Shang Gao

ORCID Identifier(s)


Graduation Semester and Year




Document Type


Degree Name

Doctor of Philosophy in Civil Engineering


Civil Engineering

First Advisor

Zheng Fang


Hydrologic and Hydraulic practices depend on the characterization of extreme precipitation that is rare in nature. Despite the advancement in sensing technology, the observation record of extreme rainfall with good spatio-temporal resolution has not reached a sufficient length. Furthermore, rainfall observation may never be sufficient in a non-stationary climate. Towards solutions to these issues, rainfall simulation was explored in this study (1) to investigate hydrologic responses to storm characteristics and (2) to facilitate rainfall frequency analysis. To that end, this study initially employed storm transposition plus hydrologic simulation for generating possible rainfall-runoff scenarios which further reveal relationships between storm characteristics and hydrologic responses from an urban watershed, Brays Bayou in Houston. Consequently, this study generated meaningful findings highlighting the role of Brays Bayou’s flat terrain in affecting flood peaks. Meanwhile, limitations in storm transposition were exposed and led to the development of a Dynamic Moving Storm (DMS) generator in the second part of this study. The DMS generator consists of three fundamental components, storm movement, spatial and temporal variabilities of rainfall intensity. By parameterizing each component, a vast variety of rainfall scenarios could be generated, simulated, and then analyzed again using Brays Bayou as the testbed. Hydrologic responses were revealed as results of not only individual parameters but also parameter interaction. The findings confirmed and augmented those based on the storm transposition approach. In accord with previous studies, storms moving downstream at the same velocity as streamflow were found to cause the resonance effect on flood peaks. Brays Bayou’s flat terrain was the key in explaining the patterns in various flood peaks and storm parameters. As the last part of this study, a stochastic storm generator was developed featuring optimal estimation for spatio-temporal modeling of rain fields and a non-parametric approach for generating model parameters. A case study in Dallas-Fort Worth Metroplex was conducted to generate possible realizations of 100 most rainy days at high spatio-temporal resolution. As the first step towards applying a long-term stochastic rainfall simulation, this approach was proved to offer many attractive traits, as statistical properties of observed rainfall were well preserved in simulations requiring only a small number of parameters. Collectively, this study offers innovative pathways for better utilizing rainfall information in flood modeling and rainfall frequency analysis with reduced uncertainties from the limited records of extreme storm events that make them feasible alternatives to traditional approaches.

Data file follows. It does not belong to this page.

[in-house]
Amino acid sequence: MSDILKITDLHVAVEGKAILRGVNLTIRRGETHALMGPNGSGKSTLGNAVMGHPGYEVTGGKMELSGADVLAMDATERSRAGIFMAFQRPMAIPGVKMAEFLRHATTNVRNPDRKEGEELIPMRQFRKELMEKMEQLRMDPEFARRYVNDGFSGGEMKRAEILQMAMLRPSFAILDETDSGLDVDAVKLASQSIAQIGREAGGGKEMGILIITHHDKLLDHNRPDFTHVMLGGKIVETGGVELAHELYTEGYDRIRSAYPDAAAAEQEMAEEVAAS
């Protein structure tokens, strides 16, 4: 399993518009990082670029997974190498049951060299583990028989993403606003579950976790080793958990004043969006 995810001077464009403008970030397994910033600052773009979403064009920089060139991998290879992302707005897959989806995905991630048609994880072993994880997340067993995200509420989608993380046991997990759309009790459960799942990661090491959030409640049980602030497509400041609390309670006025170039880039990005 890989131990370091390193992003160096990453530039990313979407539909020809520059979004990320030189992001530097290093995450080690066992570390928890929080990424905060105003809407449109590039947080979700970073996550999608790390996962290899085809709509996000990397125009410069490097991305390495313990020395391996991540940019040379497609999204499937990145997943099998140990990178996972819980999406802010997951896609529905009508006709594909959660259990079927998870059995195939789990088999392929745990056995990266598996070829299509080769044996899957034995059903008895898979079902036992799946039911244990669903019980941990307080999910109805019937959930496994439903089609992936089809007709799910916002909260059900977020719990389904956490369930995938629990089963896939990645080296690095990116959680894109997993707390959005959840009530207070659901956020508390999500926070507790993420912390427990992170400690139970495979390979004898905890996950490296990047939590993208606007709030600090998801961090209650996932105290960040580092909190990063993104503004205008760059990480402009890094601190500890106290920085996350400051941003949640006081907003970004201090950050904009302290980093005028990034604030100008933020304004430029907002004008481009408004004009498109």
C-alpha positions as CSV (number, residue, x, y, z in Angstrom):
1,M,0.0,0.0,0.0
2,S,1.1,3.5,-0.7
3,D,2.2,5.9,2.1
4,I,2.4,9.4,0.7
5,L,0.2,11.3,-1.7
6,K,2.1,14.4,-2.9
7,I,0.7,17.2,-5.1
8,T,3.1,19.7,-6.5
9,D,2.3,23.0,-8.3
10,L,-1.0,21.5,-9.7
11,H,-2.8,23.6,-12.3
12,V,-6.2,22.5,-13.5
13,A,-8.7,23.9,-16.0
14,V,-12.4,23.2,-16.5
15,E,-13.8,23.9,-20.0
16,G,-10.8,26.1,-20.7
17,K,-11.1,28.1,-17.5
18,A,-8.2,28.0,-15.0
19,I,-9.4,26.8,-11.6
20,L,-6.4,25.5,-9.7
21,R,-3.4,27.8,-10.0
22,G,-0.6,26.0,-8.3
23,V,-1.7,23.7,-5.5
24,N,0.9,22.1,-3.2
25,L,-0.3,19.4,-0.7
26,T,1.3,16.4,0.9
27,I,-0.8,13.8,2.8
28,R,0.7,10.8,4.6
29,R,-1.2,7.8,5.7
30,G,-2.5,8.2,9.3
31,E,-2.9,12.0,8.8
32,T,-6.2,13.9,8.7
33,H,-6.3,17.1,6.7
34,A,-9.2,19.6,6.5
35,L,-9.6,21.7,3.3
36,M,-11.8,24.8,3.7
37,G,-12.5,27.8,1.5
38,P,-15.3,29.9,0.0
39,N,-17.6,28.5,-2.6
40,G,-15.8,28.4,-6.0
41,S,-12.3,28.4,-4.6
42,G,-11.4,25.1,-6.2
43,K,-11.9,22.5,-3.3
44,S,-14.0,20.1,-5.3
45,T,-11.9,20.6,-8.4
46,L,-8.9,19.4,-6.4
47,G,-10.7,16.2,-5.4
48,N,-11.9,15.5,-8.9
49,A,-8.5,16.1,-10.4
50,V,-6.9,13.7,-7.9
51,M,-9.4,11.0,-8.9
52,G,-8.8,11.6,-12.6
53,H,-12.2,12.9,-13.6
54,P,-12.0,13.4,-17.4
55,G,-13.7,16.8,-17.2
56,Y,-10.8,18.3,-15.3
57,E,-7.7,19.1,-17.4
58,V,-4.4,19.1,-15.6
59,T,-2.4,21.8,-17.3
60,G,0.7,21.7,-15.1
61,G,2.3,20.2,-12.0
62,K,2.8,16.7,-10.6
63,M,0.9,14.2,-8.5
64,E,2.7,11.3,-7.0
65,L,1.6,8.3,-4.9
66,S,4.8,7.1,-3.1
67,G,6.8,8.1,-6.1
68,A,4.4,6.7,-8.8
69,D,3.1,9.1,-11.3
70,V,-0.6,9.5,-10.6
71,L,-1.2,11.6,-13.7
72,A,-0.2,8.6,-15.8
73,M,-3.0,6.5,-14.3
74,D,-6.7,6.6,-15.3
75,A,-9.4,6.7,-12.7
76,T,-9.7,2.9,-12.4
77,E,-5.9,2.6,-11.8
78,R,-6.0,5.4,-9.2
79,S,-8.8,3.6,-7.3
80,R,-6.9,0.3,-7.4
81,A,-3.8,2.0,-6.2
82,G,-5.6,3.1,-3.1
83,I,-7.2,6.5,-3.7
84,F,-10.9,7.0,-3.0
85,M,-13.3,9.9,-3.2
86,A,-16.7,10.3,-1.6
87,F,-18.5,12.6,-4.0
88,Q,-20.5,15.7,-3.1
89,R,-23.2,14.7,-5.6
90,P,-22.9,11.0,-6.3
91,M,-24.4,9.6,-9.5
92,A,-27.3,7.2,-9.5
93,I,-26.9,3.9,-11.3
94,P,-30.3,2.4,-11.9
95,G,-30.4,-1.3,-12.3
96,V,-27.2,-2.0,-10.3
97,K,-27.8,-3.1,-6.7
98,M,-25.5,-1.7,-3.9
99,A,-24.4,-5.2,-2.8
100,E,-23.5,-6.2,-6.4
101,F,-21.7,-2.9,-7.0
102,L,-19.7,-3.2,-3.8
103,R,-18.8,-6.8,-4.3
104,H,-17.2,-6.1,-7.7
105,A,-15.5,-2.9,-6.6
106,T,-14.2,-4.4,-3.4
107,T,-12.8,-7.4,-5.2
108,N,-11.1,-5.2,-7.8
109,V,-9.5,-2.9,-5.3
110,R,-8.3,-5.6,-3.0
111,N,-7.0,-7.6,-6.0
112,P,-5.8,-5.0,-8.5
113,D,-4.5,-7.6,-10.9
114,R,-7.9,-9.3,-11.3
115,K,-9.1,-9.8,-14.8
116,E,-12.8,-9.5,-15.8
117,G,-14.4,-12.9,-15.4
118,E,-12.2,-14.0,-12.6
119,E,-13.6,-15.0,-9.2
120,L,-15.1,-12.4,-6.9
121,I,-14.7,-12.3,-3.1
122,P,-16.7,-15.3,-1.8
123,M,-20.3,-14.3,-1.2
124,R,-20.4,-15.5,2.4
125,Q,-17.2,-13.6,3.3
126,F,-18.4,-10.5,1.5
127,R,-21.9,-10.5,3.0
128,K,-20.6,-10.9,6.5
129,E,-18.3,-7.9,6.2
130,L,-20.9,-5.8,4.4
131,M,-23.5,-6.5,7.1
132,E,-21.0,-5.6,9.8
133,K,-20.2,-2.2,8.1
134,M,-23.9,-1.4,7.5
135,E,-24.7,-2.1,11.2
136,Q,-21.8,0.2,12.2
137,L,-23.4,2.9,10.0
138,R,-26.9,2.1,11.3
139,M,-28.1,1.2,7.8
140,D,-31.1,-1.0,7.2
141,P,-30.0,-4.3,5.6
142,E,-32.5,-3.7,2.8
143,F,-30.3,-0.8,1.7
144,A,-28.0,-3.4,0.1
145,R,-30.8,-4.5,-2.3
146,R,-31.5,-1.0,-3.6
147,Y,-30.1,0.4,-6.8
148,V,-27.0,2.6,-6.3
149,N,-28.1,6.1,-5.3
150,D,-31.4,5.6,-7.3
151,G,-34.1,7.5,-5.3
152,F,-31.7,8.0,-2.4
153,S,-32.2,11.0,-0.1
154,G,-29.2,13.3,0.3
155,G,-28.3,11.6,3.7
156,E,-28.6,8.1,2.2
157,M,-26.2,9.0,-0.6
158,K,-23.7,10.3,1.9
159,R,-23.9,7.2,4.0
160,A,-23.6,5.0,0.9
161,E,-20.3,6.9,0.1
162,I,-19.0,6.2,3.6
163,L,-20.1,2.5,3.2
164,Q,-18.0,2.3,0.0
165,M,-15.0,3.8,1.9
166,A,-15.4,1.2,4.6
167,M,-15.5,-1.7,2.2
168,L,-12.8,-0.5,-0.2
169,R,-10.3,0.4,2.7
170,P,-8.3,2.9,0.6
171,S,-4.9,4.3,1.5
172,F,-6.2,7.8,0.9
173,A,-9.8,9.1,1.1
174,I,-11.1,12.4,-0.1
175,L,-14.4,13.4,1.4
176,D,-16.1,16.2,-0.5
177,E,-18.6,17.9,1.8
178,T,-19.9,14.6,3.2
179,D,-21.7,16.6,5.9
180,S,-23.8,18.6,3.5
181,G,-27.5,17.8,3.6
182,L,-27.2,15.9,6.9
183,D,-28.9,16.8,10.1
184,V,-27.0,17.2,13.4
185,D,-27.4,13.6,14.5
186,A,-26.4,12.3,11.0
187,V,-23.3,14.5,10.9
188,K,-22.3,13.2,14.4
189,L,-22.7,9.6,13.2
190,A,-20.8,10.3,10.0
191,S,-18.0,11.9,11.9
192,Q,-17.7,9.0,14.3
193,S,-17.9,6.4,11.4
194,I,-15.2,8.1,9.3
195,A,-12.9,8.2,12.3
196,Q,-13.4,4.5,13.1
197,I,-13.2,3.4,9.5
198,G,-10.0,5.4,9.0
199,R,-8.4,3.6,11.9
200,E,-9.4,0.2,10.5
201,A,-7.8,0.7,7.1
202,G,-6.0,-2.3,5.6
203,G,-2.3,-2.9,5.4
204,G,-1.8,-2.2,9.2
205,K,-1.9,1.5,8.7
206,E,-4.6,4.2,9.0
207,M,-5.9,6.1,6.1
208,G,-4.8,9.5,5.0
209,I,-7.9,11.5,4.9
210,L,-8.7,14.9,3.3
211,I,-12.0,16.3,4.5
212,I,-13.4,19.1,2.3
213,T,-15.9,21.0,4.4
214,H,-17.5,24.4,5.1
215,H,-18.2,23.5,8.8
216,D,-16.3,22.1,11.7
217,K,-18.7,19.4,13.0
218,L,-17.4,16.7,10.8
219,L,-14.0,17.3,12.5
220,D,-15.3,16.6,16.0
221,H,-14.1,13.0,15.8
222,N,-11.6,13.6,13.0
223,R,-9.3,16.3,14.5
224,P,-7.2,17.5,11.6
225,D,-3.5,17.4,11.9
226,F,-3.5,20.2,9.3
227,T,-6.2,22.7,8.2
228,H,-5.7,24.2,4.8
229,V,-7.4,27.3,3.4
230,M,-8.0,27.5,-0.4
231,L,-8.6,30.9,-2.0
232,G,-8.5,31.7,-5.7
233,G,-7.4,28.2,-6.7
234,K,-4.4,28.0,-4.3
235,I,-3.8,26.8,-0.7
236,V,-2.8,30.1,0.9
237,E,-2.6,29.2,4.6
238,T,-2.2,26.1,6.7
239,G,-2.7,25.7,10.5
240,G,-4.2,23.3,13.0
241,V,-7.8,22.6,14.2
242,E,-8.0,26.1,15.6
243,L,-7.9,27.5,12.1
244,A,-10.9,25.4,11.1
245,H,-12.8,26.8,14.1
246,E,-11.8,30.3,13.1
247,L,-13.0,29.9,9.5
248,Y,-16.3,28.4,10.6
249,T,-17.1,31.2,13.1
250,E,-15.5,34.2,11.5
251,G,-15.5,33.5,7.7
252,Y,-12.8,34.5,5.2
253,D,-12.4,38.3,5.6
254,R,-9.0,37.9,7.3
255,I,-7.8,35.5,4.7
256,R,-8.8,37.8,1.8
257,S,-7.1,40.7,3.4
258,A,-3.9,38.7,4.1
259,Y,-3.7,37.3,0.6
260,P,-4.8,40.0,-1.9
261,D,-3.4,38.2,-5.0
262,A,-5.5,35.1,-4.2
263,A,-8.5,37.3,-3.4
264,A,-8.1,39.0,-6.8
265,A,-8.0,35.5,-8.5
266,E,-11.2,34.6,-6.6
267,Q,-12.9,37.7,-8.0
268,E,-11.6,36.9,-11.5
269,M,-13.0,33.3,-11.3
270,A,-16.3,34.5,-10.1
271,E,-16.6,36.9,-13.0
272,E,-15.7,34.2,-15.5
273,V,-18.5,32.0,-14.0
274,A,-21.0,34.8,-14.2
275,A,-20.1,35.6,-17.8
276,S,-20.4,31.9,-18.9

Rainfall simulation, Storm transposition, Deterministic storm generator, Stochastic storm generator, Hydrologic responses, Rainfall frequency analysis


Civil and Environmental Engineering | Civil Engineering | Engineering


Degree granted by The University of Texas at Arlington